Feedback is welcomed. What our leaders (regional) must do is to collaborate to ensure an efficient transportation system. It is what underpins Caricom in the RTOC.

  5. @ David

    Perhaps you may find the following articles interesting.

    ST. JOHN’S, Antigua, March 30, 2015 (AMG) — The Government of Antigua and Barbuda is furious over a leaked document which detailed plans for Barbados to divest its majority share in regional-airline LIAT, and to take several aircraft from its fleet to form a new airline.

    In several strongly-worded statements over the past few days, Prime Minister Gaston Browne described the plans as “treason”, and stated that he will demand the resignation of LIAT CEO, David Evans, if it was found that he played a role in the creation of the plan.

    The “leaked document.”

  6. I wanted to fly to Grenada on one of my visits to Barbados and found the cost to go by LIAT was almost the same as I paid to fly from Canada to Barbados. I have not gone to Grenada yet.

  7. They have been robbing Caribbean people for decades. Those crooks have a lot to pay for, and pay they will.

  8. @ David

    Yes, “IT IS a 2015 issue,” but, REINFORCES Gordon’s point that “66% of the story has been (conveniently) OMITTED.”

    Kemar Stuart is simply attempting to blame the BLP current administration for the “demise of LIAT.”

    • The thrust of Pierre’s presentation is that Caricom must find a way to make regional travel affordable. Our leaders in seat or in waiting should agree on the point and leave the politics at the door.

  9. What about InterCaribbean?
    Affordable is a relative term. They have an extensive regional network.
    And Caribbean, the flag carrier of T&T, Jamaica and Guyana seems less concerned about ‘feeding to its hubs”, than major destination points.

  10. Can one compare “old LIAT rates”, with the effective subsidy by the millions lost? Should all taxpayers be subsidizing those who choose to fly?
    Running airlines isn’t cheap, especially with all the regulations by which they must abide.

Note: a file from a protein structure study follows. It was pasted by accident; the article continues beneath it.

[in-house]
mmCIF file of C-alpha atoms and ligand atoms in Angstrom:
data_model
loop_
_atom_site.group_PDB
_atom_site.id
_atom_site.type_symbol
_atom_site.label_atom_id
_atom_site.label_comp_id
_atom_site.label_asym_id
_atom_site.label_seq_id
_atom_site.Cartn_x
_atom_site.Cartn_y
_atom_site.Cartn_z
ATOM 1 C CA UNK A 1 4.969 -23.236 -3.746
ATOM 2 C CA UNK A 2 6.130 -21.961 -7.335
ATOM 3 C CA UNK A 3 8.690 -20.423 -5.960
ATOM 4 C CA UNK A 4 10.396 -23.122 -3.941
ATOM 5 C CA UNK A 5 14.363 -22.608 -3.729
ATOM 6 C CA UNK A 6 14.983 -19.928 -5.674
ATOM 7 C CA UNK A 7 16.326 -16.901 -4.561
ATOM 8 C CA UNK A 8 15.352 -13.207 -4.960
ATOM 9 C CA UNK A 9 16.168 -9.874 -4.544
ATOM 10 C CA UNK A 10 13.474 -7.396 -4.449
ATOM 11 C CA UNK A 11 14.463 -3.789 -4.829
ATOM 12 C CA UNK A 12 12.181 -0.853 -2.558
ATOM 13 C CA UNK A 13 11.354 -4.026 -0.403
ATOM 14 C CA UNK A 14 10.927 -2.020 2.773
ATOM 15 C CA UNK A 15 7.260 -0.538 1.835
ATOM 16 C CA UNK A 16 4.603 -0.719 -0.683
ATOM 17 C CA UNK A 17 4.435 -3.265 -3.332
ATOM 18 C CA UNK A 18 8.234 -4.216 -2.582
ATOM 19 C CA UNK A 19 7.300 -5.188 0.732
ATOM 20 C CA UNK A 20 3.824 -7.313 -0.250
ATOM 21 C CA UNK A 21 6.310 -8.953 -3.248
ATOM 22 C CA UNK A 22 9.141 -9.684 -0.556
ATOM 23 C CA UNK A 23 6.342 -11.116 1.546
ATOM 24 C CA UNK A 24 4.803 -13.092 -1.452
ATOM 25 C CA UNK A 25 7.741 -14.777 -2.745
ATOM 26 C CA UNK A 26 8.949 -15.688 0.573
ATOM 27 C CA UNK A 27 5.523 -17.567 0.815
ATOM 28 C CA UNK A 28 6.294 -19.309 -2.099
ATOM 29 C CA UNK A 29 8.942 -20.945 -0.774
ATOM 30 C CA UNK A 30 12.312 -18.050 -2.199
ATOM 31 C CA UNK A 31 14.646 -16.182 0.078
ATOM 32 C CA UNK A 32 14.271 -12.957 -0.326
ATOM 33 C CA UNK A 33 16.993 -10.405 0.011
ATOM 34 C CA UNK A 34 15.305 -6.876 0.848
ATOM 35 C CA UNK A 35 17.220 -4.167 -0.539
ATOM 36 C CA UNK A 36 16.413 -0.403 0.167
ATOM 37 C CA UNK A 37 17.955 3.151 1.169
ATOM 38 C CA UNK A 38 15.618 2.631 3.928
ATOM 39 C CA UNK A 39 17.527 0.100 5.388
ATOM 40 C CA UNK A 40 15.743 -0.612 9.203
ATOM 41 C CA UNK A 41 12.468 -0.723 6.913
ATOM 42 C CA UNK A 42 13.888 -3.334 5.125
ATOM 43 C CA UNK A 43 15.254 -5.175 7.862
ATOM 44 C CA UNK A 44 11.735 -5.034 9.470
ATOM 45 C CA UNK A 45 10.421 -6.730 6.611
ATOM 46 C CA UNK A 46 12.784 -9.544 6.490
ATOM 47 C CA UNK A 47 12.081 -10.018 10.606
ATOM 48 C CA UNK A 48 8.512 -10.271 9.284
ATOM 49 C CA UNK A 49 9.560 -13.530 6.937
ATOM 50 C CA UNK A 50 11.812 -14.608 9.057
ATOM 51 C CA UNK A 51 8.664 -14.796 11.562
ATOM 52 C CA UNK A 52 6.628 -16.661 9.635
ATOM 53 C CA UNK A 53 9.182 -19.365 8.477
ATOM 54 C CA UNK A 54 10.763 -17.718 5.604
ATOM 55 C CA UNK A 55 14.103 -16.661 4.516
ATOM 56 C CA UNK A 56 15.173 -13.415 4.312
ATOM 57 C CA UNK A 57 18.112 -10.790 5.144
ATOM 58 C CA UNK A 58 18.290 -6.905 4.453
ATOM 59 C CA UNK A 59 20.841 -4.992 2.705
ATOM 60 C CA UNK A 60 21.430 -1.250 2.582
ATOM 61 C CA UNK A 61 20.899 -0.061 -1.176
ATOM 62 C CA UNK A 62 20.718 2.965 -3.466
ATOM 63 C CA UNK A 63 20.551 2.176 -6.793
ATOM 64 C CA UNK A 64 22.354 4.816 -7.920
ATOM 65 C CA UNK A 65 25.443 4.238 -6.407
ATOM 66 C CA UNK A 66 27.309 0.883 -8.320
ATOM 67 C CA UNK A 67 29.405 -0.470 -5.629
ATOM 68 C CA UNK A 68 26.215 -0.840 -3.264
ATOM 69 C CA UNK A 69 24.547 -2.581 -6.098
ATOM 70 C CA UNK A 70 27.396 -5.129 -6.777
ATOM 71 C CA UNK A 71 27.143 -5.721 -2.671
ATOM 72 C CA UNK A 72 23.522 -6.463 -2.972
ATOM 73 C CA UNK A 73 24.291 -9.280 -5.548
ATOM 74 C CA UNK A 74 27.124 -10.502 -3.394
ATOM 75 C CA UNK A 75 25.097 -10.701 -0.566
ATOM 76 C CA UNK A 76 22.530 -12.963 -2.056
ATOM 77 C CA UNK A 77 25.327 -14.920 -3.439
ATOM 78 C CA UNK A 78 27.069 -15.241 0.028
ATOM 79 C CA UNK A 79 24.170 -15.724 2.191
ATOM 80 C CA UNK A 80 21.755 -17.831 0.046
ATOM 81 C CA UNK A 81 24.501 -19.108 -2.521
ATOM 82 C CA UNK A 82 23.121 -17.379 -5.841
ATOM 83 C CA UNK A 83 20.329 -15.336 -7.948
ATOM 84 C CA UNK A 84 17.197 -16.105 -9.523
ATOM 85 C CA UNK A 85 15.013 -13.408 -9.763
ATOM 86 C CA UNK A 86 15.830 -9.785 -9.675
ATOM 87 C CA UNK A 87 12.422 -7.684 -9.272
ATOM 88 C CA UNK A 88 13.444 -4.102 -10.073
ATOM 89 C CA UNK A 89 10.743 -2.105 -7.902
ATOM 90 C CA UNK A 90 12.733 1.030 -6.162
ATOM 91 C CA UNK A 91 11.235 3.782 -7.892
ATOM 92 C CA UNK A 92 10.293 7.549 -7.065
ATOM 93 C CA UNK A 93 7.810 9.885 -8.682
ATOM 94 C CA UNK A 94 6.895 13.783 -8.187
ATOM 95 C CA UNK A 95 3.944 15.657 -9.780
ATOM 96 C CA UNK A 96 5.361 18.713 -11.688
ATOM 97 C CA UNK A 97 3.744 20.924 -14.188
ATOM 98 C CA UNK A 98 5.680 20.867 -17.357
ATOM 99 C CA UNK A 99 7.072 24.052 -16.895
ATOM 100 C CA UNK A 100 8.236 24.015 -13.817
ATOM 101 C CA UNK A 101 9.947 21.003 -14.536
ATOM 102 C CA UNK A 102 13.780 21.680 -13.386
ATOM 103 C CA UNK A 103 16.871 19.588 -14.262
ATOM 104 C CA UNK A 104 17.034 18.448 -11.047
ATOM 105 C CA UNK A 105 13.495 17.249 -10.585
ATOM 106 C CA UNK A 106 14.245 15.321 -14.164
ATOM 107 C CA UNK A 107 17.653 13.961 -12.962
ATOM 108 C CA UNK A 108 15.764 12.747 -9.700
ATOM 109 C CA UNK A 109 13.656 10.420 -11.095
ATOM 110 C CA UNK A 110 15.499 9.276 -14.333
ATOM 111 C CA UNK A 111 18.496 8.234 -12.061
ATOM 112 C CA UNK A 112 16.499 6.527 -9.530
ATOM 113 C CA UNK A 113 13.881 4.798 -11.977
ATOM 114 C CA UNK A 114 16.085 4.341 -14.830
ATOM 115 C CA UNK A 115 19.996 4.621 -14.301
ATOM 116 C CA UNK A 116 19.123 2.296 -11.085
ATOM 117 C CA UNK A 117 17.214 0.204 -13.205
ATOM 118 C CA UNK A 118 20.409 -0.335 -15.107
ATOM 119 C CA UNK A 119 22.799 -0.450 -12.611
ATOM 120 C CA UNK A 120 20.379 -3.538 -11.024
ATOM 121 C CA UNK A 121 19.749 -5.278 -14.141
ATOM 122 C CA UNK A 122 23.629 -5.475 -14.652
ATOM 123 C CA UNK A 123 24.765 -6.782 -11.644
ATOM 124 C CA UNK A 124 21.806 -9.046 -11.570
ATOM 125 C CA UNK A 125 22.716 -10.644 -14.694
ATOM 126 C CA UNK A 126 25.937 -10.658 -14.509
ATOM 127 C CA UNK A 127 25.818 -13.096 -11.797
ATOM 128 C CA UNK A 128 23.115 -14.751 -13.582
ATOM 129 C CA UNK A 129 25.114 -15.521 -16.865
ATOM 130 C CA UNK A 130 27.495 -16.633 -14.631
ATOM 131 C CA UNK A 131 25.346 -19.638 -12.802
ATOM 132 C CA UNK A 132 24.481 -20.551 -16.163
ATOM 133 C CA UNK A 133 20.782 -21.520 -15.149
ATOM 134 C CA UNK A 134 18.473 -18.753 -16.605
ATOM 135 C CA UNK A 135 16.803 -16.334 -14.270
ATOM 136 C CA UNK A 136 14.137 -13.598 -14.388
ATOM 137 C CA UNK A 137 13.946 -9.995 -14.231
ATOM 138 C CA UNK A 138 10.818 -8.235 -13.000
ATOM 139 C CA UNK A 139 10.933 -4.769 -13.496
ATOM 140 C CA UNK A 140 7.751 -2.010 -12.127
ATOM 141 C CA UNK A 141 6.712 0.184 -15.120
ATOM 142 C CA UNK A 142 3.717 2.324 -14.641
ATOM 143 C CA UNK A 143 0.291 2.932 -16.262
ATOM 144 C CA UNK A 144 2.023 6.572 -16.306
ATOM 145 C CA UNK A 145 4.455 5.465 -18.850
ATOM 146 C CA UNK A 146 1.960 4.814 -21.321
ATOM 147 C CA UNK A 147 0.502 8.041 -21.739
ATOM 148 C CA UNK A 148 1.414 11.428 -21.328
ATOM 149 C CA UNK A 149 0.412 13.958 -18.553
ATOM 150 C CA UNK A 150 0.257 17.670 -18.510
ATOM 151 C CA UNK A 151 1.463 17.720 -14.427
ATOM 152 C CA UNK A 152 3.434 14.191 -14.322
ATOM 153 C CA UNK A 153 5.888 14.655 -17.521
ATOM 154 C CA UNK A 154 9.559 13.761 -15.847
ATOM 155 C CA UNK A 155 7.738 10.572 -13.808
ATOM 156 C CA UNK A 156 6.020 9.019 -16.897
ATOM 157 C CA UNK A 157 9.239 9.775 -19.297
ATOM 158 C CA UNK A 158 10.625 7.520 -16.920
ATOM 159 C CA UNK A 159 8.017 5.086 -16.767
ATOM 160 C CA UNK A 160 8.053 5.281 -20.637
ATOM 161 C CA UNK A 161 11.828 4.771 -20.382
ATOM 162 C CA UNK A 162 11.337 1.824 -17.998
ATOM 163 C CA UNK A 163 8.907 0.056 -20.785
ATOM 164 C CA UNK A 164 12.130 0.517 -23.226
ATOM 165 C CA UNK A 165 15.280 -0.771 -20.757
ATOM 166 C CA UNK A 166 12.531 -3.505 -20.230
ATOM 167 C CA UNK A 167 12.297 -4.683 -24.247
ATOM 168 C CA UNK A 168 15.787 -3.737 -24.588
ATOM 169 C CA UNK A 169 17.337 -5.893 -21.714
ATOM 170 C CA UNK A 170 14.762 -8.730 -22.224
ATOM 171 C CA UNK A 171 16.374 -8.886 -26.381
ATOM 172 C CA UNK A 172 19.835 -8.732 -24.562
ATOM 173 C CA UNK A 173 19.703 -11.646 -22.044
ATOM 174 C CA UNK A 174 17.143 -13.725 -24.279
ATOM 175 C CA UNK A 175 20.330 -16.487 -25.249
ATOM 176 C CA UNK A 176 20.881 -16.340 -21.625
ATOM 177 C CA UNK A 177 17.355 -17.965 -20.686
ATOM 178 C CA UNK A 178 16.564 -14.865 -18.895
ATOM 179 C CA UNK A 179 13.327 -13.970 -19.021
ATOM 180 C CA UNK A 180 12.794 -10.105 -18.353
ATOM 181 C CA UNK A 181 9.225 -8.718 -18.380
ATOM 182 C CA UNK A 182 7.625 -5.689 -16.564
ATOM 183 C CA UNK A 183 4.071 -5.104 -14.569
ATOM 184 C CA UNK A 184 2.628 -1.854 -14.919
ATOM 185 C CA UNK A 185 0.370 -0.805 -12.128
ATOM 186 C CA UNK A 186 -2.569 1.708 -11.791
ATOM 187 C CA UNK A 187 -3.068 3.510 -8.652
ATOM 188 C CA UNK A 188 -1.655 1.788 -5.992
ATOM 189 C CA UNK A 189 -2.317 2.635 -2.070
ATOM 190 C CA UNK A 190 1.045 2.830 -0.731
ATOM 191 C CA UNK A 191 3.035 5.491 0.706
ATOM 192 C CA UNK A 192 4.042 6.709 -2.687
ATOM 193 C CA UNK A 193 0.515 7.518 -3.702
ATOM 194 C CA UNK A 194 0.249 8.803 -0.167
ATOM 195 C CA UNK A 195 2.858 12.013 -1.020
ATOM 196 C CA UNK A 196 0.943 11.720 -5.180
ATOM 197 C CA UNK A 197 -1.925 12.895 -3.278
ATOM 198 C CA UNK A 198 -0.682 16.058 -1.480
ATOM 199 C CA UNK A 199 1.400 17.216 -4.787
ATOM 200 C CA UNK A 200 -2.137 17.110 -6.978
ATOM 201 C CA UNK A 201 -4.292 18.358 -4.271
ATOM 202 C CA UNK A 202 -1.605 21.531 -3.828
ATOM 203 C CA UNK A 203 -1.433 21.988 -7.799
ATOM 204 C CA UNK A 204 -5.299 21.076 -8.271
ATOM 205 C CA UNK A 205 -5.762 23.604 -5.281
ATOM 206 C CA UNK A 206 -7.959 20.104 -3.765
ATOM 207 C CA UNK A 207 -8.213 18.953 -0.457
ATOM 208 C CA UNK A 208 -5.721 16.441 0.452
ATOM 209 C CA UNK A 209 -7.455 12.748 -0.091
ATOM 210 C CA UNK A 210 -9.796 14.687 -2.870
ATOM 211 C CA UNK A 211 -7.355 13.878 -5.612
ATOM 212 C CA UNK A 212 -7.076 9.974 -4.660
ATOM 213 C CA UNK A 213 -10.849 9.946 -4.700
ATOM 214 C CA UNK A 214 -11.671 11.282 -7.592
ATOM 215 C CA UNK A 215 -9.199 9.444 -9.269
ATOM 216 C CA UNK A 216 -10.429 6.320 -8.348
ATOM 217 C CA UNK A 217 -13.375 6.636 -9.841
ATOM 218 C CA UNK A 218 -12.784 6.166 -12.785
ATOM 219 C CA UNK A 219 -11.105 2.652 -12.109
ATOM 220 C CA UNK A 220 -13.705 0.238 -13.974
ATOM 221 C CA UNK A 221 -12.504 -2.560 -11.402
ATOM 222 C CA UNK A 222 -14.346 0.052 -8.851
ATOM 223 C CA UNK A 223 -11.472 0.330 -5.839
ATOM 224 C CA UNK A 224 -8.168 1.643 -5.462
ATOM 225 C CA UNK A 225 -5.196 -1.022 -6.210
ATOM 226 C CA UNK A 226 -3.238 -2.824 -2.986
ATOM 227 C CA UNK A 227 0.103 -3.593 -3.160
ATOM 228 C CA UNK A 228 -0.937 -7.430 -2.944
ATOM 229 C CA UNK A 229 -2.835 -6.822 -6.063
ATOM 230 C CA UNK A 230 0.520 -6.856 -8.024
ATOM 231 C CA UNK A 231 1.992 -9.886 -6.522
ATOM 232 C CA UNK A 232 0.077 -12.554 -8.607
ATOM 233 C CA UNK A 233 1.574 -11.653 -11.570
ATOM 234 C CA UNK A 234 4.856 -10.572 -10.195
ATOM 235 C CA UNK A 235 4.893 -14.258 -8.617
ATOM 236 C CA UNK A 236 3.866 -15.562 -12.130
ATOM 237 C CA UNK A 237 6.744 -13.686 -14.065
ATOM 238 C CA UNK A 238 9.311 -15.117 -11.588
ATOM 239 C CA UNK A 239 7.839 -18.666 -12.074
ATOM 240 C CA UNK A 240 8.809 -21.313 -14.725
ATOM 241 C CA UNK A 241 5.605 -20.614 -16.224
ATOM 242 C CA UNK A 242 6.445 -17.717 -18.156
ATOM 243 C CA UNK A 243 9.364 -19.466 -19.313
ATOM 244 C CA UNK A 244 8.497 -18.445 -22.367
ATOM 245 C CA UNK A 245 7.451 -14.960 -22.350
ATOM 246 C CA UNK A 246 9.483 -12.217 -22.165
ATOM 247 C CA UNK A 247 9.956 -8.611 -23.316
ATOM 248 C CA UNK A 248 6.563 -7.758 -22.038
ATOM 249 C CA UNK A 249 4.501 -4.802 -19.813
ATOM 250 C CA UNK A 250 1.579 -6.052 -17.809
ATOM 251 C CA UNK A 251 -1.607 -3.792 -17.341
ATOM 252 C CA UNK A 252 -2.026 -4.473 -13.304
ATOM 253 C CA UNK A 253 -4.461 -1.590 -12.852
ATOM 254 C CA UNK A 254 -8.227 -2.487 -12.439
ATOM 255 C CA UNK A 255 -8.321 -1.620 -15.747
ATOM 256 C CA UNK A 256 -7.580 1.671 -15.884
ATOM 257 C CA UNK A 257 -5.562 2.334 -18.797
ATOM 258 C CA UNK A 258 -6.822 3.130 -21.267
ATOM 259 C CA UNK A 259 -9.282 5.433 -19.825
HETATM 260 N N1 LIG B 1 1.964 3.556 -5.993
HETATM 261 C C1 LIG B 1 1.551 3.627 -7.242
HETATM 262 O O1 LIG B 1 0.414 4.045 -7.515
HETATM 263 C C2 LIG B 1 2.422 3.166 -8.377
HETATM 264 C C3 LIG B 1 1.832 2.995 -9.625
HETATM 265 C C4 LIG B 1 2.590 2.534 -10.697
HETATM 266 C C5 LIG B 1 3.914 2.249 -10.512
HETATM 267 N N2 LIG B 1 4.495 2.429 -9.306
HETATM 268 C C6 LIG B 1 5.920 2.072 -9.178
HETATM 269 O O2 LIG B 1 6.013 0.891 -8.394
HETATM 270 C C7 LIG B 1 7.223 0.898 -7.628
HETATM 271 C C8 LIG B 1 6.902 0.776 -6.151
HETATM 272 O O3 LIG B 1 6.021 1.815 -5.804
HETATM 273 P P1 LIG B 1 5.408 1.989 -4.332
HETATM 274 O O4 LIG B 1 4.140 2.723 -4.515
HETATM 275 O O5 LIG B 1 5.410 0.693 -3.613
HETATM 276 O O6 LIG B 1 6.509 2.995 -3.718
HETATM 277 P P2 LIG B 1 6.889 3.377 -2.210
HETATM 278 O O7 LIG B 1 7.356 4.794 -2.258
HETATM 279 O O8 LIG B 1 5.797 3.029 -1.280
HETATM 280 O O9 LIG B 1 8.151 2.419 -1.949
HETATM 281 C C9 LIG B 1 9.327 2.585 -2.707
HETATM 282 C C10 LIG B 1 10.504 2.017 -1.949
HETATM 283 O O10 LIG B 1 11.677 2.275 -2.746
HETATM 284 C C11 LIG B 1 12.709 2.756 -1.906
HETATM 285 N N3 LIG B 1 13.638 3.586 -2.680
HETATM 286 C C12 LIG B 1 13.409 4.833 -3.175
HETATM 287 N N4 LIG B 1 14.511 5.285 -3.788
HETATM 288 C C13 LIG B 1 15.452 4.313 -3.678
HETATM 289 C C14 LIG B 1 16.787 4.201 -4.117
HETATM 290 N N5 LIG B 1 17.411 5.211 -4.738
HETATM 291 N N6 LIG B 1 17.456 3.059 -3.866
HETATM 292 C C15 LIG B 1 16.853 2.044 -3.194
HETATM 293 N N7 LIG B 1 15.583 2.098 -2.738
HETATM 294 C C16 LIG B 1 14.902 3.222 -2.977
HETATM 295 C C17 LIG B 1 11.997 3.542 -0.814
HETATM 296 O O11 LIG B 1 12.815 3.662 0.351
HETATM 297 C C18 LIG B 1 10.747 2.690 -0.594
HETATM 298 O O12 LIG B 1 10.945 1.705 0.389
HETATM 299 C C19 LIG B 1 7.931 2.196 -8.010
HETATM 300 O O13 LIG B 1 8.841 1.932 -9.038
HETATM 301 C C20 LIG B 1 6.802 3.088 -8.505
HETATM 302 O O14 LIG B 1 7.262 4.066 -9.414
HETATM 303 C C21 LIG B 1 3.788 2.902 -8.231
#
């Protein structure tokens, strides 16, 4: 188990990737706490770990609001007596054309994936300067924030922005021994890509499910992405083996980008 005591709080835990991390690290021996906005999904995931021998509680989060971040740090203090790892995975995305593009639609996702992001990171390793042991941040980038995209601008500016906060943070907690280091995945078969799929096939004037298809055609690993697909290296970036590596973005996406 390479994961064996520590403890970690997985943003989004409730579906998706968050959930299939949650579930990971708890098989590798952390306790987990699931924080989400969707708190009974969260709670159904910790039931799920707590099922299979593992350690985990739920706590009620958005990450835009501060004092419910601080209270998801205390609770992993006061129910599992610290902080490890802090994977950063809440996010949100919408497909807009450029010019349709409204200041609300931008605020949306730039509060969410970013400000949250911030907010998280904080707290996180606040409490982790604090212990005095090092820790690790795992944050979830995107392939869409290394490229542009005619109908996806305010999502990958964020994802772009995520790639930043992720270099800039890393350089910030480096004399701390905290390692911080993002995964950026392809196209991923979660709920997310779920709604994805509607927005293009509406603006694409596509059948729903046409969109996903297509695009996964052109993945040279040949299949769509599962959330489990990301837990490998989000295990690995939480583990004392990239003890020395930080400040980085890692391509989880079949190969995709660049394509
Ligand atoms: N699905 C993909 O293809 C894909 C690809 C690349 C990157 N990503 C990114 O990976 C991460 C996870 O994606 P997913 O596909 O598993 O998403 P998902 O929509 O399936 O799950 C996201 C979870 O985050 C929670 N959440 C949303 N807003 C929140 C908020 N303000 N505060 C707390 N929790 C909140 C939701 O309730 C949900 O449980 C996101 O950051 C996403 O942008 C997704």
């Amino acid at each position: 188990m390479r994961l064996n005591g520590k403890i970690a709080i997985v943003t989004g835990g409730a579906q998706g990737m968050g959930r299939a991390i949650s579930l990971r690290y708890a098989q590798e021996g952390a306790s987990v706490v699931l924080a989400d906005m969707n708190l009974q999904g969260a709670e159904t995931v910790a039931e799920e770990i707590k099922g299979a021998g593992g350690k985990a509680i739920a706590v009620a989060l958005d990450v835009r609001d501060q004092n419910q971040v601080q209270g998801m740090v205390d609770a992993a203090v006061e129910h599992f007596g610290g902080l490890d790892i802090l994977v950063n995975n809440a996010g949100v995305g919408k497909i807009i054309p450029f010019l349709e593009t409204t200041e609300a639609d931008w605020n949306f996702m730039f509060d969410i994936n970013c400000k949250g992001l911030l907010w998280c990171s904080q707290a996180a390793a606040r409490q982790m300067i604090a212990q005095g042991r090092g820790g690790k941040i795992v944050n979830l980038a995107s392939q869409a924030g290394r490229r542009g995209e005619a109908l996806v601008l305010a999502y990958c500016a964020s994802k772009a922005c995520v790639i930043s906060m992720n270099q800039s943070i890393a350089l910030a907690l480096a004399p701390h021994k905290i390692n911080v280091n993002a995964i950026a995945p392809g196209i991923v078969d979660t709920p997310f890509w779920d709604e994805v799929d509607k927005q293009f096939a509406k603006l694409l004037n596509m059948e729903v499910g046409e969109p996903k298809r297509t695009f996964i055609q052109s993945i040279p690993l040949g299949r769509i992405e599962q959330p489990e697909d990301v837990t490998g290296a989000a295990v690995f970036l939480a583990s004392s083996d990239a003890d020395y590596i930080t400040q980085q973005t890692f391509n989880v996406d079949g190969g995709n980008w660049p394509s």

And governments all want their landing fees, departure taxes, ticket fare taxes etc. Many times these extra costs are 50% of the total.
    Otherwise, catch a boat !!!!

  11. Clearly there are areas of Commerce affecting the citizens of Caricom which can only be resolved on the Caricom level. The political will to achieve the best outcomes for Caricom citizens are being hindered by fact challenged political operatives like the writer of this post and the cash strapped economies of Caricom countries. A Caricom Community empowered to act in the future best interests of all is not in evidence with the Liat debacle. The Heads of government should identify areas of commercial enterprise that the Caricom Secretariat can advance to resolution unhindered by the political noises. First up regional travel, by air and by sea. The design of the mechanism to achieve the goal should be left up to the Secretariat. Politicians should only get a review period and an up or down vote. Economy of time is vital and costly.

  12. This is one story that I find very difficult to understand.
    I read. I see BMcDonald and ‘The A guy’ making what seem to be good points, but five minutes later I cannot tell you what they said.

    Question: (Not to “The A guy” or the “The B guy”) Are you able to keep up with this LIAT story? If so, please simplify.

  13. That shit cray
    So I ball so hard, motherfuckers wanna fine me
    But first ni–as gotta find me

  14. @ David

    I found the article in the St. Vincent Times very interesting.

    Updated:14, February 2023 : 11:40 am

    Funding for LIAT 2020 remains grounded

    A much-needed regional airline is still stuck on the runway because regional governments won’t help pay for the full revival of LIAT.

    During the press briefing after Cabinet, Information Minister Melford Nicholas said that Prime Minister Gaston Browne, who went to St. Lucia for a special meeting of the CARICOM Heads of Government more than a week ago, said that other Caribbean governments didn’t want to “embrace LIAT.”